Helping Parents Help Their Children

Helping Parents Help Their Children

I often start or end may of my parent presentations with: “Congrats! No parent has ever raised a digitally connected child. You’re the first of your kind!” It’s true…it’s hard to lean on all those parenting skills that you learn and read about when the rules around play, friendships and hanging out have changed…sort of. Danah Boyd’s great research paper “It’s Complicated: The Social Lives of Networked Teens” (PDF, Book, Audio Book) is some of the best research I have seen in helping all of us understand the new complicated lives of Networked Teens today. If you read the research, you start to understand how 10 students had their acceptance from Harvard rescinded recently. How does something like this happen? It’s complicated for sure but it starts with understanding and education. My own fear about this recent Harvard news; there are parents out there that will take the social networks away from their children. That’s not the answer and in some cases can make things worse. It’s time we all come together; parents, teachers, schools to understand and educate ourselves about the new connected world these children are growing up in and how we can support them in making the right choices that will lead them to great possibilities. Over the past year Kim Cofino and Chrissy Hellyer have been hard at work to put together resources for parents to first understand the new social lives of children today, and then help them support their children through this new digitally connected landscape. Throughout the next month Kim and Chrissy will be holding Facebook Live sessions for parents as well as giving away some great resources they have created to help parents understand and educate their children. Kim’s first Facebook Live session was last week where she focused on helping all of us understand the new learning landscape these children are now growing up in and why and how we must embrace this in our homes and schools. Here is the full schedule of Facebook Live Events: June 1: Kim Cofino: How is learning today different from when we were in school? (above) June 8: Chrissy Hellyer: Technology Never Sleeps: Managing Our Many Digital Devices June 15: Chrissy Hellyer: Staying Safe Online: Helping your child build good “digital habits” June 22: Kim Cofino: Social Media & Your Child: Connecting, sharing and communicating with others June 29: Kim Cofino: Overexposed: Helping...

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COETAIL and Google for Education Join Forces!

COETAIL and Google for Education Join Forces!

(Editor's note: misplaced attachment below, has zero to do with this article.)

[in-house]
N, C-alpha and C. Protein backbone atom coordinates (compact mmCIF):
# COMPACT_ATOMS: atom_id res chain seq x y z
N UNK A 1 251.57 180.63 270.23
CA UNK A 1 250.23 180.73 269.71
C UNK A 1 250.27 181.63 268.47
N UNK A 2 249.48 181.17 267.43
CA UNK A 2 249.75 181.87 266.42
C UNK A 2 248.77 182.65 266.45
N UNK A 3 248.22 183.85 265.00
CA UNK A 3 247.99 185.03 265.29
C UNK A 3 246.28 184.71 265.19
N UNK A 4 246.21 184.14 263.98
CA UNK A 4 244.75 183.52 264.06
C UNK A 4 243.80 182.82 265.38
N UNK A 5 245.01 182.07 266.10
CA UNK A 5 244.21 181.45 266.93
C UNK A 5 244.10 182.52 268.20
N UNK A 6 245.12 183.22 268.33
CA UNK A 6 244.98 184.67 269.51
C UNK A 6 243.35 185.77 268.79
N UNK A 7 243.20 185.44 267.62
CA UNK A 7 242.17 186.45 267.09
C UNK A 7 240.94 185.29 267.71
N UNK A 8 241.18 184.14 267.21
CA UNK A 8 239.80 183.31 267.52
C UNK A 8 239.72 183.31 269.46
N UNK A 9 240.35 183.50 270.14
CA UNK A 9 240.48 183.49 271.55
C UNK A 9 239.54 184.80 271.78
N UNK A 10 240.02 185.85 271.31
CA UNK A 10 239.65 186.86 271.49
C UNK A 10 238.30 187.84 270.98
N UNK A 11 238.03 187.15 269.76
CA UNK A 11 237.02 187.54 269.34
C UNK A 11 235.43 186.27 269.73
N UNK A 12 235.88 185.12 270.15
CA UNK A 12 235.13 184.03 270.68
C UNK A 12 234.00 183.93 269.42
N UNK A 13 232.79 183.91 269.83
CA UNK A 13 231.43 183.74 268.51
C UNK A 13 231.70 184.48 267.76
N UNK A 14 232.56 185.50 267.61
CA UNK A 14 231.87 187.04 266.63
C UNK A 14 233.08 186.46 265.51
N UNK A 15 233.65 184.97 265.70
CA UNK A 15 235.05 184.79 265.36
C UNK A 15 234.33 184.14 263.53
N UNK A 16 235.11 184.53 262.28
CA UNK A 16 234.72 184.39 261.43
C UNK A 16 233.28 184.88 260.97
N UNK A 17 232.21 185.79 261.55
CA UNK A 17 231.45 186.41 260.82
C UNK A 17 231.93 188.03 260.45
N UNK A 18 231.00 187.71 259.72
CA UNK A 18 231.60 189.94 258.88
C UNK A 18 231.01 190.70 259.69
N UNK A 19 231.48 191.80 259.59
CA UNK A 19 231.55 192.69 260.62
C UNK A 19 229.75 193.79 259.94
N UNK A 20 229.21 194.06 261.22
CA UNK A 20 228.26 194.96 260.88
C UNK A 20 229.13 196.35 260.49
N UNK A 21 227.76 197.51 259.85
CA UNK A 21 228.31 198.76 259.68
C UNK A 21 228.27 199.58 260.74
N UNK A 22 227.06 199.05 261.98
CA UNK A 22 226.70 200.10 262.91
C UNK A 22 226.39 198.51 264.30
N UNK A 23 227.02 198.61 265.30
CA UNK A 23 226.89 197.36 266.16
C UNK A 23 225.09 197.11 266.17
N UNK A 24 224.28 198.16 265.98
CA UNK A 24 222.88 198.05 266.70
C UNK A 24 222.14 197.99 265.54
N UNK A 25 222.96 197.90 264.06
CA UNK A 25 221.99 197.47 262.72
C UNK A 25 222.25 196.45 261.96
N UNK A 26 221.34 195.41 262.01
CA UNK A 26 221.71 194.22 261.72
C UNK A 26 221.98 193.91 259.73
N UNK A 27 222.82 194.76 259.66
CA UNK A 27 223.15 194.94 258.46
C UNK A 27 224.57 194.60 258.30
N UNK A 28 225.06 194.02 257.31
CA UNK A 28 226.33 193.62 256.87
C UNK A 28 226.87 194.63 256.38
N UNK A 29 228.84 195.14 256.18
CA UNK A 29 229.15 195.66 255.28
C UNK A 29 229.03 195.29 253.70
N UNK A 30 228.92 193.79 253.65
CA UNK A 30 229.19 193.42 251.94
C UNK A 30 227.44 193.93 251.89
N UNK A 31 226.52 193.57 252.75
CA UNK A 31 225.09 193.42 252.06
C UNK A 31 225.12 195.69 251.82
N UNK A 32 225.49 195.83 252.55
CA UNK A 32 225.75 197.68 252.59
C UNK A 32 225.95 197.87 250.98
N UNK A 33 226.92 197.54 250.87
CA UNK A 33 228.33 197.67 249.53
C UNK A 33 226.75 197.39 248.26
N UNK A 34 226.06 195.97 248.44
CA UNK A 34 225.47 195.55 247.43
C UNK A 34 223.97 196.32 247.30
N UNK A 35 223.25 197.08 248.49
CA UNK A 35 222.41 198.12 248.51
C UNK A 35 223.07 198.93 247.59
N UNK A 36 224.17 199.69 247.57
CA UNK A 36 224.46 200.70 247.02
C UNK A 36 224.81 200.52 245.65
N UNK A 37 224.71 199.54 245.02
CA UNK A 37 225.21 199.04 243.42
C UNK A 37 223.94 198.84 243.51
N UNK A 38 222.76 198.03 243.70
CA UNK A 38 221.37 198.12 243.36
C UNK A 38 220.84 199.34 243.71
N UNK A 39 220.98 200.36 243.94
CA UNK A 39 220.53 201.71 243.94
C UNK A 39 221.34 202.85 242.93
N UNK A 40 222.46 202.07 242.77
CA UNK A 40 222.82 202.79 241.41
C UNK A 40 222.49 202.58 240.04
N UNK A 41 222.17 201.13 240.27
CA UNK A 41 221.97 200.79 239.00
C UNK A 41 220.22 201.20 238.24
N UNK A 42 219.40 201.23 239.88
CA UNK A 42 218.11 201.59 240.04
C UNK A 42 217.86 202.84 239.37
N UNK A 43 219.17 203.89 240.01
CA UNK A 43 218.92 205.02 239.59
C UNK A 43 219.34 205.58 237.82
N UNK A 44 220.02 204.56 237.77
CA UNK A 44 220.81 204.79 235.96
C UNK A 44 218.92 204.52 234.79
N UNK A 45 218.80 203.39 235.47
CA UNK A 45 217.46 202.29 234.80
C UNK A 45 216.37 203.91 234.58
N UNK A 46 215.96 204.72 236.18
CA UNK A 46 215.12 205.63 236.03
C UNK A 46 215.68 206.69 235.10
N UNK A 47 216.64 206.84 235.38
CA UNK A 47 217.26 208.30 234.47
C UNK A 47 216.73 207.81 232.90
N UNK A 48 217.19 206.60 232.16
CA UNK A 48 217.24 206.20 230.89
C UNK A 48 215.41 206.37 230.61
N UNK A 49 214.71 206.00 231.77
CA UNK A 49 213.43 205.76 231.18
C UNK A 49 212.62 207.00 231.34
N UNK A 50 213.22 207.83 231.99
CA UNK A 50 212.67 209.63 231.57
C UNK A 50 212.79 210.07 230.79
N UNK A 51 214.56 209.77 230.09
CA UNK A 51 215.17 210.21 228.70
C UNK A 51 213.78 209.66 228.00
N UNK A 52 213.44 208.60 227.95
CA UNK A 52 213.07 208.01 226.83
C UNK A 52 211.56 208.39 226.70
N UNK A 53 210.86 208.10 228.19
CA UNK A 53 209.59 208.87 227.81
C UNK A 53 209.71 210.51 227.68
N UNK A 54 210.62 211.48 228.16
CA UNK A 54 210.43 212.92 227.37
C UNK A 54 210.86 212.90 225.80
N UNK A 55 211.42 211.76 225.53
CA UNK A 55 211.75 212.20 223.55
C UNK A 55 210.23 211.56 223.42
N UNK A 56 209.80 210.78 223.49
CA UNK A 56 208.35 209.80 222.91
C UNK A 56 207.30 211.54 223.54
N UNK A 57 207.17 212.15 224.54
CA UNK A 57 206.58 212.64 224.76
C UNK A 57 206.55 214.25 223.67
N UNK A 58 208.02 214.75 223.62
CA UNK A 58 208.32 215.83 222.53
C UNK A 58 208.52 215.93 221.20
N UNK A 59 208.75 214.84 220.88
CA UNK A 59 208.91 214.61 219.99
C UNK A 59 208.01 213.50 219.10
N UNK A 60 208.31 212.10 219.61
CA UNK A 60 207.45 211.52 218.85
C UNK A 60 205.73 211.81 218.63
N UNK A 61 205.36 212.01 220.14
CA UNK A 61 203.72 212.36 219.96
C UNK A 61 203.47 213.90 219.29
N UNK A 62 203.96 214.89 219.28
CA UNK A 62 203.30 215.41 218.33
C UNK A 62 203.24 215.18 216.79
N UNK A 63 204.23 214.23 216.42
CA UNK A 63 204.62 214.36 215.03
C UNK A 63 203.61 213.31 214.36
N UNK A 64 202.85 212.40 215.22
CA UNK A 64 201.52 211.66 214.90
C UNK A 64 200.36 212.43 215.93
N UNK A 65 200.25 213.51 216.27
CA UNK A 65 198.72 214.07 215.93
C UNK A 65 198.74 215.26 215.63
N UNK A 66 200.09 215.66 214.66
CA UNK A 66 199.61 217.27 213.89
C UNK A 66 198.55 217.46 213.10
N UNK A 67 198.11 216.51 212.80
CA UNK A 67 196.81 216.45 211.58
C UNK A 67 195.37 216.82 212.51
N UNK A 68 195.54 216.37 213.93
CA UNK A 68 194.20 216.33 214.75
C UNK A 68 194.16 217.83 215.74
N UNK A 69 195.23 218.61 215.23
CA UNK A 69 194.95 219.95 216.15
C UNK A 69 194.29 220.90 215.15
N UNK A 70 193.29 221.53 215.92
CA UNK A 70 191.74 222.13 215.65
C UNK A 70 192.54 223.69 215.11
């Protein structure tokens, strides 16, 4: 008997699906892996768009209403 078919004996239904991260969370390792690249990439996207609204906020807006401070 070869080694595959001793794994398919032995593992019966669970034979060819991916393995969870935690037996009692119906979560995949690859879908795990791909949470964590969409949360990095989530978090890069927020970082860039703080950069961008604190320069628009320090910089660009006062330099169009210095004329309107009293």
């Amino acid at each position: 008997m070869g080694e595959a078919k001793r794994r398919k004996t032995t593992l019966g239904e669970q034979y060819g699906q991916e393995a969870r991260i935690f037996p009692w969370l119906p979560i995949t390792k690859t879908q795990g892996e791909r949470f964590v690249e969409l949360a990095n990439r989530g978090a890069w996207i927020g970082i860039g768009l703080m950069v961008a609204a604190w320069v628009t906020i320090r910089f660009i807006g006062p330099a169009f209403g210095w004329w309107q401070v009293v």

Can’t tell you how excited I am that our program COETAIL (Certificate of Educational Technology and Information Literacy) has joined forces with the Google for Education team to offer educators the ability to complete both your COETAIL micro-credential and your Google for Education Certified Trainer (GET) certificate at the same time. As one COETAILer put it. It would be like the best of both worlds – COETAIL’s pedagogy and Google App for Education Suite make a formidable force to have in your teaching toolbox! ~ COETAIL Graduate If you haven’t heard of COETAIL before. You can head over to our about page for more information. For a real look at what COETAIL is all about, make sure to check out the homepage where you will see blog posts from current COETAILers. We are in the process of gathering data of who might be interested in completing both the COETAIL program and their GET certificate at the same time. If you are interested please fill out this form and we’ll keep you in the loop. Here is the official announcement: Announcing a New and Exciting Collaboration Dear COETAILers It is with great excitement that we write to you today to tell you about a new and exciting collaboration to benefit COETAILers past, present and future. We have worked with the Google for Education Team to bring an exciting new collaboration to COETAILers. A collaboration that will allow COETAIL graduates priority access to apply to the Google for Education Certified Trainer (GET) program and future COETAILers to complete the COETAIL program and at the same time earn their Google for Education Certified Trainer credentials. We are so excited that Google for Education chose to collaborate with COETAIL. COETAIL has always strived to be a leader in supporting educators in authentically and purposefully integrating technology into the classroom. The rigor and reflective nature of COETAIL and the GET program have many overlapping objectives and outcomes making this collaboration one that will benefit COETAILers past, present, and future. Aligned Mission COETAIL and Google for Education Certified Trainer program Foster a network of globally connected educators Support members in authentically and purposefully integrating technology into their classroom and the school as a whole Support members in being seen as technology leader within their school Help create a culture of ongoing, sustainable, professional development program for all educators If you are a COETAIL graduate and are interested...